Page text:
Perhaps the M Star realises that in the end Corbyn is going to upset someone: the so-called “constructive ambiguity” of promising to deliver Brexit while not completely ruling out a second referendum to reverse it cannot hold forever. You can’t please all of the people all of the time.

And given that the paper is ultimately controlled by the Communist Party of Britain, it’s worth noting their policy favouring a no-deal Brexit on WTO rules (as outlined in the M Star (print edition) of January 28th):

The ‘pro-EU Tory minority regime’ and the EU Commission could not be trusted to reach any withdrawal agreement that did not serve the interests of big business and the capitalist class …

Locking Britain into the EU Customs Union would make any such agreement even worse’, Robert Griffiths explained, ‘because it would outlaw import regulation to protect strategic industries such as steel, while also impeding a mutually beneficial fair trade policy with developing countries’ …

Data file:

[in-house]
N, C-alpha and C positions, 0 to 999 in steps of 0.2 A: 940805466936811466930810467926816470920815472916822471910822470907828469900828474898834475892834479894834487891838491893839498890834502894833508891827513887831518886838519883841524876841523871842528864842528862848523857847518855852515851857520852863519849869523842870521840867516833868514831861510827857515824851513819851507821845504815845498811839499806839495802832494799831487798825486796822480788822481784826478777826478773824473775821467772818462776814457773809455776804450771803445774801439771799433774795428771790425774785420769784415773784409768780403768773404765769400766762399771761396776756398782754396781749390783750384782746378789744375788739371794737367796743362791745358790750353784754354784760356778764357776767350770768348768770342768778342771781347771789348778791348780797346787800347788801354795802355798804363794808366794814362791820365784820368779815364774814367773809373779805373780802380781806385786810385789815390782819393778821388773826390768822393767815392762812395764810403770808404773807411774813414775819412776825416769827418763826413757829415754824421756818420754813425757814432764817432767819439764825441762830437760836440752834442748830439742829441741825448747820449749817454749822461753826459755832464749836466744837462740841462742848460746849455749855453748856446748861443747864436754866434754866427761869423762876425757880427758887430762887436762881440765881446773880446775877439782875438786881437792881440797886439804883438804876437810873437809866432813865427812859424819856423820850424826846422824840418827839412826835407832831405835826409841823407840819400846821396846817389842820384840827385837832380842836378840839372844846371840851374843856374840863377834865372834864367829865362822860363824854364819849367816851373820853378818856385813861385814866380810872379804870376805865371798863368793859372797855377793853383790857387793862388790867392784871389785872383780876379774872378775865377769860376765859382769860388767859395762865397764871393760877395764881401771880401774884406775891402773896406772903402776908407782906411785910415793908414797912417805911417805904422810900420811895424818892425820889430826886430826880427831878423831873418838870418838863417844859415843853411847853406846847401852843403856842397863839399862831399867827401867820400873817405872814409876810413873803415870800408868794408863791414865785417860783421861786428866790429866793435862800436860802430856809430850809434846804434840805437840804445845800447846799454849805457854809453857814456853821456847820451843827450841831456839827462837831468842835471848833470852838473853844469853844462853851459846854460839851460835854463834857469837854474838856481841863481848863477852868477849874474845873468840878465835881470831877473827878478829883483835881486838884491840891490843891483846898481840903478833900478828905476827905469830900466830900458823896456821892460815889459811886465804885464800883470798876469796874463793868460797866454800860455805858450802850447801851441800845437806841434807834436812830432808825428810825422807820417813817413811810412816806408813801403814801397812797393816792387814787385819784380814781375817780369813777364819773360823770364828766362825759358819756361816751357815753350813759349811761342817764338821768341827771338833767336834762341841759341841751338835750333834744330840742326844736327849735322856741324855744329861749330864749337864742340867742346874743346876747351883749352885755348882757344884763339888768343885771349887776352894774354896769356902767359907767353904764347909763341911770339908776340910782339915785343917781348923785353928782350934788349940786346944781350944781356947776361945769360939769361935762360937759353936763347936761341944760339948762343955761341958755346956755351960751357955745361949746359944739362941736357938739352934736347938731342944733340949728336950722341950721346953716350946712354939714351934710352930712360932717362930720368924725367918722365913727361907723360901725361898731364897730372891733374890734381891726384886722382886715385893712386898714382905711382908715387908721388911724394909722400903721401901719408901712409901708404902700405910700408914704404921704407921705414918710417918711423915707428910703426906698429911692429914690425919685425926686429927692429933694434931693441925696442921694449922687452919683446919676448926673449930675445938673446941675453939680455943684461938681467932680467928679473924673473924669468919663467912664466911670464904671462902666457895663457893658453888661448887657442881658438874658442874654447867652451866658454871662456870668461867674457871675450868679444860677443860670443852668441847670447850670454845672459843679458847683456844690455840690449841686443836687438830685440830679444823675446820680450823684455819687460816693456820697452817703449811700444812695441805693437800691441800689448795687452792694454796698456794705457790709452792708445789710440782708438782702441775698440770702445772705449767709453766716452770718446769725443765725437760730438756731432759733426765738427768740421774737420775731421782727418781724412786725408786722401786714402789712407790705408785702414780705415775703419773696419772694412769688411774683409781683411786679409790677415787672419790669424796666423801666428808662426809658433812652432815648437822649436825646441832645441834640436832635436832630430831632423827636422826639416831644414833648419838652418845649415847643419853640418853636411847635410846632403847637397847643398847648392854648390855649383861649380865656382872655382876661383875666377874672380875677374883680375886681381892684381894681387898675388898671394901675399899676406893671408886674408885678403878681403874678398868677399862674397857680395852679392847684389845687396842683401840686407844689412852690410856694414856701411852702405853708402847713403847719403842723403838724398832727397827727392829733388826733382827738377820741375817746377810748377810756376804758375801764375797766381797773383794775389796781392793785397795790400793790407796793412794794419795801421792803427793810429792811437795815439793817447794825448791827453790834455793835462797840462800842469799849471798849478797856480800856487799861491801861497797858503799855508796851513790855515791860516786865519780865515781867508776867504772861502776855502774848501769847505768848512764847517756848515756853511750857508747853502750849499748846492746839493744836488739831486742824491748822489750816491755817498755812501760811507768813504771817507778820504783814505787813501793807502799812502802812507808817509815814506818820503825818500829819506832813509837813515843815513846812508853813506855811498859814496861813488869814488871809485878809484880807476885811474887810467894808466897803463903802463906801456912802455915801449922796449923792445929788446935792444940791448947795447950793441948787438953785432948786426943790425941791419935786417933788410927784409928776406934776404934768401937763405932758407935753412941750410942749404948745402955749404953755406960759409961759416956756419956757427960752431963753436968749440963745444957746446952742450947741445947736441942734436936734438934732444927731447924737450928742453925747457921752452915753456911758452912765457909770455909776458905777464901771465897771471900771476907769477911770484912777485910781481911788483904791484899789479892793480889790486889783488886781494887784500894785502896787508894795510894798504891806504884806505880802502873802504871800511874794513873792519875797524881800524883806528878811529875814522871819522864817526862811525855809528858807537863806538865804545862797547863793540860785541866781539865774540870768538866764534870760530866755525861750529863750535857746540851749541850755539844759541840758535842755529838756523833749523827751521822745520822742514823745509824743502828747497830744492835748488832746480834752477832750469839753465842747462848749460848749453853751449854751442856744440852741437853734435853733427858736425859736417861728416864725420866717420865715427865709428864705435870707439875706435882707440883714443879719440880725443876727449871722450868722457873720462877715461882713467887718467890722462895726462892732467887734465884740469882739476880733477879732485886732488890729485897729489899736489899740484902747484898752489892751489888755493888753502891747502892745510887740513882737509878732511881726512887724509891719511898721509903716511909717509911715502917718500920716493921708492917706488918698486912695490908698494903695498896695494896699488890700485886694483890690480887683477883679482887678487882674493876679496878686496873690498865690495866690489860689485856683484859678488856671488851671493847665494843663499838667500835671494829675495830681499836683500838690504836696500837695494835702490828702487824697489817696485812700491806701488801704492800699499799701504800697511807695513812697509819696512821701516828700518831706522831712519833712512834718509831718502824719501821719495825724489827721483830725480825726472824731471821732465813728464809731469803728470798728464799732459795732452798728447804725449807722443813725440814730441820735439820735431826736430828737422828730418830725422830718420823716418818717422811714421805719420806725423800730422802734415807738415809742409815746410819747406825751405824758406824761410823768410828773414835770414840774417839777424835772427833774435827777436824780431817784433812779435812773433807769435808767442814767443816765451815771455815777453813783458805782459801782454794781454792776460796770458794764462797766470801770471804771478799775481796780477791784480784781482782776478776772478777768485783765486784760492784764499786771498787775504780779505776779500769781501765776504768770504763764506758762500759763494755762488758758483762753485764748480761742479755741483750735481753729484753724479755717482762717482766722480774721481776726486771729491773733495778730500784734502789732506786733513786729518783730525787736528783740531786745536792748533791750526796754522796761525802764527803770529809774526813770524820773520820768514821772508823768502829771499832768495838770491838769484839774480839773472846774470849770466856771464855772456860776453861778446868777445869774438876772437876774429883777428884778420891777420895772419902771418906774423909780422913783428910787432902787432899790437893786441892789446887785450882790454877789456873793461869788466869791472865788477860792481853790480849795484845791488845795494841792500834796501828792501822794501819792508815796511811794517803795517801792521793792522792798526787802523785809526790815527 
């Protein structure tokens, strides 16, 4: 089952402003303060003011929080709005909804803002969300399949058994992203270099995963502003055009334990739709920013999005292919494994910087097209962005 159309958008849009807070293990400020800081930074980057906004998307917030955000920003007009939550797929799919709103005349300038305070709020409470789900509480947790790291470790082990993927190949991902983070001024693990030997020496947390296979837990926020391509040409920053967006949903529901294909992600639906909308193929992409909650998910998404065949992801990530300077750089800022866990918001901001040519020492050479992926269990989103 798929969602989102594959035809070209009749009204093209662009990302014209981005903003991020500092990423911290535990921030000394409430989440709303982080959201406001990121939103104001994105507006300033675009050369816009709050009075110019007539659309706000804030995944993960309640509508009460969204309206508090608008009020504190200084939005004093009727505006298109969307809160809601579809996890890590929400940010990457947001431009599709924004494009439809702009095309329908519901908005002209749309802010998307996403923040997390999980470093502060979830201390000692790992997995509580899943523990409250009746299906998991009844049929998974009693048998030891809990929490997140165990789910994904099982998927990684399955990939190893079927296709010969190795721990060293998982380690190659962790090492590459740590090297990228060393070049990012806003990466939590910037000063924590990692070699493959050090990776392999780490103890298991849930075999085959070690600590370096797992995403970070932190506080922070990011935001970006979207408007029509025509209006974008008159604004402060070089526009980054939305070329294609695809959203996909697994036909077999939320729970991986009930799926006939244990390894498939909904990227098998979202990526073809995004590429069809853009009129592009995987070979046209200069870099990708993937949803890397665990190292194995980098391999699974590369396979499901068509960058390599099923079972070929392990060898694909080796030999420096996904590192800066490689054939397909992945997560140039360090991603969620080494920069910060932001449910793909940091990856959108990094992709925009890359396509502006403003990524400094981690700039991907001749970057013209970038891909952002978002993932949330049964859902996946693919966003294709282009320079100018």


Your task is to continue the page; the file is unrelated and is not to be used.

The CP executive called for a ‘People’s Brexit’ to leave the EU, its Single Market [and] Customs Union.

As that policy is in direct contradiction to Labour’s call for a new, permanent customs union and the “closest possible alignment” with the single market, maybe the M Star‘s editorial team decided their best bet is to say … nothing.

What I think we can rule out as completely impossible is that the M Star‘s silence since last week’s Commons votes is simply an oversight: and as Holmes would say: “When you have eliminated the impossible, whatever remains, however improbable, must be the truth.”

One thought on “The curious incident of the Stalinists who didn’t bark

  1. I am not interested in speculation about a break-away ‘New Party’.

    This is more important and relates to the above (from yesterday’s Observer):